Column: Campaign letter-writing season has begun
The election season has kicked into high gear. The National Republican Convention was last week. President Barack Obama and the Democrats have center stage this week.
Locally, candidates will start knocking on doors and appearing at forums and addressing civic clubs this month.
There are races for city, school, county, state and federal offices. In addition, there are school and city referendum questions and constitutional amendments on the ballot.
We anticipate receiving many, many letters. This means it's time to remind readers about the Republican Eagle's policy regarding election commentary:
You may endorse a particular candidate or issue only once.
You may write several times endorsing different candidates, but be aware that if the volume of letters exceeds the space available, we will give priority to people writing for the first time. Your second or third letter, therefore, may not see print.
We believe that the more citizens who participate in democracy, the better.
No letter should exceed 350 words. Keep letters short and to the point.
All letters will be edited for content, length and grammar. If space requires major trimming, a letter may appear in a longer version online at www.republican-eagle.com.
Letters that add something to the debate have priority; we will edit letters that are repetitive.
For example: If four people write that candidate X's qualifications include having served on a planning commission, we may cut that statement after the first letter.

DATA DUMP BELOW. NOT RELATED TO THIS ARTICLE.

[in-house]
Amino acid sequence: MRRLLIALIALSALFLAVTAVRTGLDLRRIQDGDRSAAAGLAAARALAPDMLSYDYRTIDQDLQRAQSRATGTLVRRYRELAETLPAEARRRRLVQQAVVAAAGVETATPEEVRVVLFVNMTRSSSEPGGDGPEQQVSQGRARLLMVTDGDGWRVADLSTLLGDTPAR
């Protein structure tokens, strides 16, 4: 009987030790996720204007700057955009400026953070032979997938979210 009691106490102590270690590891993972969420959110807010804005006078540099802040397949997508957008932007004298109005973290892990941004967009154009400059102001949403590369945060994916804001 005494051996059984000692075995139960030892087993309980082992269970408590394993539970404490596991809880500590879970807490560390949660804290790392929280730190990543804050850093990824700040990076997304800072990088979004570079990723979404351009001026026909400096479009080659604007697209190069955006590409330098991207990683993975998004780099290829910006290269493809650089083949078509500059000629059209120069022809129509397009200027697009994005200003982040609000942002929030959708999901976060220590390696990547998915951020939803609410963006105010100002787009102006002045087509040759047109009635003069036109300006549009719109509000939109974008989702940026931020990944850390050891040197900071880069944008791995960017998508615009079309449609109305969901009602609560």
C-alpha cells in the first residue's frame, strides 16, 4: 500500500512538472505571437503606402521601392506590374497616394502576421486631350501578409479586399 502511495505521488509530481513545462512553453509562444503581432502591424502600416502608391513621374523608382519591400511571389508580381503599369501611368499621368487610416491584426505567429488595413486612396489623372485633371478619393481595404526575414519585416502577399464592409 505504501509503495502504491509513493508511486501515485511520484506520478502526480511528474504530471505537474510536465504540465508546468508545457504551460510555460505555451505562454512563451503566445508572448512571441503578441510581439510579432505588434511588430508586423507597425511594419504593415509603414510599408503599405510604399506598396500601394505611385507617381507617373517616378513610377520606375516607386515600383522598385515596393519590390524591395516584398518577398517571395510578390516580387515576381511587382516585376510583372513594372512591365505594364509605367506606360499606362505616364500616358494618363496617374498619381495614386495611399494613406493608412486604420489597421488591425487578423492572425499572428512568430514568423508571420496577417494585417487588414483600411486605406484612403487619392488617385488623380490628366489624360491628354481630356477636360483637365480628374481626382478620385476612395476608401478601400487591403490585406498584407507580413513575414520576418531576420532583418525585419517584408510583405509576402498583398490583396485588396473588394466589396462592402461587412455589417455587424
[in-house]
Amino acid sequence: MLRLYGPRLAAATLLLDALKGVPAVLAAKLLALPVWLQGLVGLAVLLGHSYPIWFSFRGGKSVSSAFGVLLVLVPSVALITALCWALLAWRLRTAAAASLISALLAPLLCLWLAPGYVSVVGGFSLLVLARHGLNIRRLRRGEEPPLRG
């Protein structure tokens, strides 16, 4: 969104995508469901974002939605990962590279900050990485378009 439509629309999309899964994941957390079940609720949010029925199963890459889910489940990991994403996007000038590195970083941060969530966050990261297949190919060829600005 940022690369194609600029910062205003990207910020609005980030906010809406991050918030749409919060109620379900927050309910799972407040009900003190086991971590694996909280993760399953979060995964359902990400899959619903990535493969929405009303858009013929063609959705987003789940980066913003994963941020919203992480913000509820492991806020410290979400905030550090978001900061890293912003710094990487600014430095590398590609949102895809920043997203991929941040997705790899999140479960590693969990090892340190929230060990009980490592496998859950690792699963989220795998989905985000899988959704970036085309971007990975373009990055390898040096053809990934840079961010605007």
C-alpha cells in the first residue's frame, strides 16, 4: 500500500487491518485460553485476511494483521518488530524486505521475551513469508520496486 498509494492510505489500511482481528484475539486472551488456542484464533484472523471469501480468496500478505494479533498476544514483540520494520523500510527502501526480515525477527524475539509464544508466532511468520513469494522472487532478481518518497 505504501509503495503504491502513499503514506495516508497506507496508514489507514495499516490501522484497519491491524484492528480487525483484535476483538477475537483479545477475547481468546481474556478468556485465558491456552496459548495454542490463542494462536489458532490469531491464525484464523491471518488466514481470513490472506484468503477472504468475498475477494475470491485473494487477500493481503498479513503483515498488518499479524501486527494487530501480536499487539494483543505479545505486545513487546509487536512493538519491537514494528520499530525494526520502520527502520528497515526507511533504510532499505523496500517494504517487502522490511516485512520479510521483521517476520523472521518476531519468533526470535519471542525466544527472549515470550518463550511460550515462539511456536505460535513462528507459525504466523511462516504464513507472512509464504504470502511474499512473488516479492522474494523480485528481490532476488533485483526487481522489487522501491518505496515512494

We may group short letters from several people about the same candidate or issue under a single headline.
Letters must be original. Form letters will be rejected.
All election commentary must be signed. Include a daytime phone number so we can verify the authorship if necessary.
Letters in response to paid advertising will not be accepted.
Write by Oct. 13 or 20
The deadline for letters that raise new issues is 5 p.m. Oct. 13. We will publish those promptly to enable people to respond by the final deadline, which is Oct. 20.
The deadlines are firm.
Endorsement letters will be published through Nov. 3. They will appear in the order received, taking into account the other policy guidelines listed here. We may publish some letters only online.
Here's a tip: To increase the odds your letter appears in print as well as online, send it early.
Local residents weighing in on local issues will have priority.
Special rules apply to candidates.
They may not use the opinion page as free advertising space. They are limited to one letter stating their positions and views.
They have until Oct. 30 to submit that letter. We intend to run most of them Oct. 31 and Nov. 3, the final editions before Election Day.
However, candidates are free to respond by letter in the event someone takes them to task or misrepresents their views earlier in the campaign. This will not be considered their "vote for me" letter, provided the writer sticks to the issue at hand.
Please note that the R-E doesn't accept letters from candidates after the election thanking their supporters. Candidates will be directed to our advertising department.
The 2012 campaign looks to be intense.
We encourage citizens to get involved. Drum up support for your candidates of choice. Talk about the issues. Urge your friends and neighbors to vote.
And, of course, share your views by writing letters to the editor.